News

EECS Faculty votes to drop GRE requirement indefinitely

After intensive debate spanning 2020 and 2021, and careful analysis of a trial cycle of GRE-free admissions for Fall 2021, the EECS Department has voted to drop the GRE requirement for graduate admissions indefinitely. Effective immediately, and beginning with the Fall 2022 cohort, whose application window opens in September 2021, the application requirements for all graduate research degree programs in EECS will neither require, nor accept, GRE scores.

In 2020, at the onset of the pandemic, the EECS faculty temporarily suspended the GRE requirement for graduate admissions for the 2020-21 cycle, i.e., for those admitted for Fall 2021, primarily due to the challenges posed by COVID. The department subsequently observed a 30% increase in applications from groups historically underrepresented in EECS, a 47% increase in admittance of those applicants, and a 150% increase in yield from those populations. Not only did we attract and admit more high-performing underrepresented students, but a higher percentage of those admitted decided to attend UC Berkeley to study EECS.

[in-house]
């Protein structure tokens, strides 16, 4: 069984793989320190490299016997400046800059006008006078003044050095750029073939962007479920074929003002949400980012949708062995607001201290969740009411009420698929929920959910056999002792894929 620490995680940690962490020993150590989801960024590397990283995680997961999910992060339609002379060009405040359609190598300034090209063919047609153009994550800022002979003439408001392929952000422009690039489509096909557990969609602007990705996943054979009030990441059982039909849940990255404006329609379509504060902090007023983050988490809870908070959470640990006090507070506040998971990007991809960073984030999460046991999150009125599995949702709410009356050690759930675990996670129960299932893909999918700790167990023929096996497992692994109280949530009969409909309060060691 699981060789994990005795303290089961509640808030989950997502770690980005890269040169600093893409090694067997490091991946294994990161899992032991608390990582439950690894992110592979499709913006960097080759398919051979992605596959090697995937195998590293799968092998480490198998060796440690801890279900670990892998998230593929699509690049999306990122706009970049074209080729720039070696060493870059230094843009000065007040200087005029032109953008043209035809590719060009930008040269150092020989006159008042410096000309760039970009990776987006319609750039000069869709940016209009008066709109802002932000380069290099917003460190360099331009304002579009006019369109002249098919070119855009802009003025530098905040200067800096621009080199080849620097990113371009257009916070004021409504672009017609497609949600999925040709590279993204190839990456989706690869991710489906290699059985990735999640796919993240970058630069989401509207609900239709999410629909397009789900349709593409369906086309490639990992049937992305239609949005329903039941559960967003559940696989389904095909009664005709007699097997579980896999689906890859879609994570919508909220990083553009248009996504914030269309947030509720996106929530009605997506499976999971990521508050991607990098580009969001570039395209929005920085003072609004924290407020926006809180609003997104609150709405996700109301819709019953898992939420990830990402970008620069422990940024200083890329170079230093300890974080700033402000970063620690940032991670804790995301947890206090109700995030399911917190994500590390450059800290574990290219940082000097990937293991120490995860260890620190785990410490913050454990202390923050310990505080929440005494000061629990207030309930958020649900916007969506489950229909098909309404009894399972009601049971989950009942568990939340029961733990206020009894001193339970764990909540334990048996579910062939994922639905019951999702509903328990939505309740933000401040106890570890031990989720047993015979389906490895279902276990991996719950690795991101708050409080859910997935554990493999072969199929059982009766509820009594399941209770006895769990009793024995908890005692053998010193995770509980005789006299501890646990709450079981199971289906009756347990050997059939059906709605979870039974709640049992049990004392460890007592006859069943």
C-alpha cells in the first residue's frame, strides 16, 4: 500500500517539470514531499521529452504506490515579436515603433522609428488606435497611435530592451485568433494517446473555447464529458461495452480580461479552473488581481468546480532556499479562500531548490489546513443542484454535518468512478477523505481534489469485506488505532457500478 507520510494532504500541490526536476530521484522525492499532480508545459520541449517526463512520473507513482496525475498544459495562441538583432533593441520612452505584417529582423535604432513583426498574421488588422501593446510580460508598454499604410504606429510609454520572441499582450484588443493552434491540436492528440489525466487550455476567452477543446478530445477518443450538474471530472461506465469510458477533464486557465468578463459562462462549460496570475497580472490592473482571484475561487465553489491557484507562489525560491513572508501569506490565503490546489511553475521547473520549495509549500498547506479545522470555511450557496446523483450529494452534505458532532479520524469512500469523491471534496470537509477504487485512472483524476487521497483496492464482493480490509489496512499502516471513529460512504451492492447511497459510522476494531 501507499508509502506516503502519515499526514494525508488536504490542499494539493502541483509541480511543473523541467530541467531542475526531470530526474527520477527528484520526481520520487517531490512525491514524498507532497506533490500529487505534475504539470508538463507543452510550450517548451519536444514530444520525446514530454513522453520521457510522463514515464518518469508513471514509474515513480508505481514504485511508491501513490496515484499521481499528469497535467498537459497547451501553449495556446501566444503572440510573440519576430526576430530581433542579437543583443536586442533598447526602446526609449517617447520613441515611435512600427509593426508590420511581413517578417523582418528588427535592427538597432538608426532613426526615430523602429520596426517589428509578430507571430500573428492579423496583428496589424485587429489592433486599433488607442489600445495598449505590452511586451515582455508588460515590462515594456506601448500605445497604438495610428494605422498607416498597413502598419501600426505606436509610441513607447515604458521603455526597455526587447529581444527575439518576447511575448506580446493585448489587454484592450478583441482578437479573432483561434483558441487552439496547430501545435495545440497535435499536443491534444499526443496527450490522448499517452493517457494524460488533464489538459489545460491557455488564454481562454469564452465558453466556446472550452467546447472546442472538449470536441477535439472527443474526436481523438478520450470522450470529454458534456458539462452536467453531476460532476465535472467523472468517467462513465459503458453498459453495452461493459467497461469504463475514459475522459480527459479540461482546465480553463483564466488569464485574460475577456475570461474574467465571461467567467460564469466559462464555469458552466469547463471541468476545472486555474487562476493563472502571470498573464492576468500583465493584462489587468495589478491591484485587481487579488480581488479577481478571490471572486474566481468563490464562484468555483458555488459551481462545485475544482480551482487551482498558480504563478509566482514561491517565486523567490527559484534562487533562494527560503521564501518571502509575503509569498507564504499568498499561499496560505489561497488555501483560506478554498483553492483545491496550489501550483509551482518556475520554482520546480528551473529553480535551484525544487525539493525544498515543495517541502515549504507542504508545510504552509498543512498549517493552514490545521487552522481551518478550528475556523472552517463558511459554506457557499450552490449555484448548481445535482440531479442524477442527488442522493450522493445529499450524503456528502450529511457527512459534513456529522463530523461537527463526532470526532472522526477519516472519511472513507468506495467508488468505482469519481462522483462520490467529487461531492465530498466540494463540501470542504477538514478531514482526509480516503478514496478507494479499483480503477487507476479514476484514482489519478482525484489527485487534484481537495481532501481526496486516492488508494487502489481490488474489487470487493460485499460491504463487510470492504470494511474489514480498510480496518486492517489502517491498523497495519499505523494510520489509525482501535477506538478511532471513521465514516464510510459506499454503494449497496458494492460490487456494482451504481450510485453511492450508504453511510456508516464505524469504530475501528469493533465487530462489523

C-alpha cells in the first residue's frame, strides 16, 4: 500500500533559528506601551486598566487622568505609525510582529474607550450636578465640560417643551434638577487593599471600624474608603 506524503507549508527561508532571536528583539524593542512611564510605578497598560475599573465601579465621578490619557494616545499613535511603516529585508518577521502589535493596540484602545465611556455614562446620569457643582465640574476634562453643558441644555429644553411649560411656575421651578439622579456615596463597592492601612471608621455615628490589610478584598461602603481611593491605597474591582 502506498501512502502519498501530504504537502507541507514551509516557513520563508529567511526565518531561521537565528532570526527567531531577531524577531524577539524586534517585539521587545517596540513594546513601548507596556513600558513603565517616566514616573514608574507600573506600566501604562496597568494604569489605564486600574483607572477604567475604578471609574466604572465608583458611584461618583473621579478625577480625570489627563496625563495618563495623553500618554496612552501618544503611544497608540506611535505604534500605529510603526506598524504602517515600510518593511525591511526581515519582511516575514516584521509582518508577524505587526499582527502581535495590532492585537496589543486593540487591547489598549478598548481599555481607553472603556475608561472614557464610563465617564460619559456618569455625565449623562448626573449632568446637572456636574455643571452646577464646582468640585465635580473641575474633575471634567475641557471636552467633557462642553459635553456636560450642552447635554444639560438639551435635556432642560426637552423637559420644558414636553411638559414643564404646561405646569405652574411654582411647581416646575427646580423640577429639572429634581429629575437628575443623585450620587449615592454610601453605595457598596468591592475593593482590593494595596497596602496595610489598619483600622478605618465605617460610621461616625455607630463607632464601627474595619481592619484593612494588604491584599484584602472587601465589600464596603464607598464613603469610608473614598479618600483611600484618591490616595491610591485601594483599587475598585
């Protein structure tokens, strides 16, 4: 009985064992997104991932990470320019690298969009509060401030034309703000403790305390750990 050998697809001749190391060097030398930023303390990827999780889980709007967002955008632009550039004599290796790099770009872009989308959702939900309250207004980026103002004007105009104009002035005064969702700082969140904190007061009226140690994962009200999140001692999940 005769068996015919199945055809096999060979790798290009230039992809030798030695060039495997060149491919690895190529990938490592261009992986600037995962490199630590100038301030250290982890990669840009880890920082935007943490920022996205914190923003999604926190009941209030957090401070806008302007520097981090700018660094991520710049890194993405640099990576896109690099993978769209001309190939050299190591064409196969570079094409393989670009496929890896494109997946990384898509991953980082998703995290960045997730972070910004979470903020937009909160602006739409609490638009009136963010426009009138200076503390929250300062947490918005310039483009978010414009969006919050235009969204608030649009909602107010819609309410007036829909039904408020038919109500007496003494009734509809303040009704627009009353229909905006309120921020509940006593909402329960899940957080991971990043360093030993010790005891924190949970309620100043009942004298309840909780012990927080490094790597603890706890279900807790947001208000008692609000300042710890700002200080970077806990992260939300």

The graduate admissions process in EECS is a holistic review involving the following factors: transcripts, letters of recommendation, personal statements, statements about intended research, publications (if any), and for applicants evaluated favorably on these factors, one or more phone conversations with EECS faculty.  Since applicants come from a wide range of socioeconomic and educational backgrounds, we also consider the applicant's demonstrated ability and motivation taken in the context of the opportunities they had available. Given this thorough, multifaceted review, the majority of EECS faculty concluded, after extensive discussion, that the GRE does not add much value, relative to the harm it does to diversity and equity. 

Diversity in science, technology, engineering and mathematics (STEM) fields is a longstanding challenge. For example, nationally, fewer than 22% of computer science PhD degrees are awarded to women students, and only 4% to Black students. GRE scores show significant gender and race-based differences, but these differences do not correlate with later success in graduate school, much less with undergraduate grade point average (GPA) in many cases. Therefore, using GRE scores as a “cutoff” disadvantages women and underrepresented minorities applying to graduate programs. The UC Regents recently voted to drop ACT/SAT scores from undergraduate admissions for the UC system for similar reasons.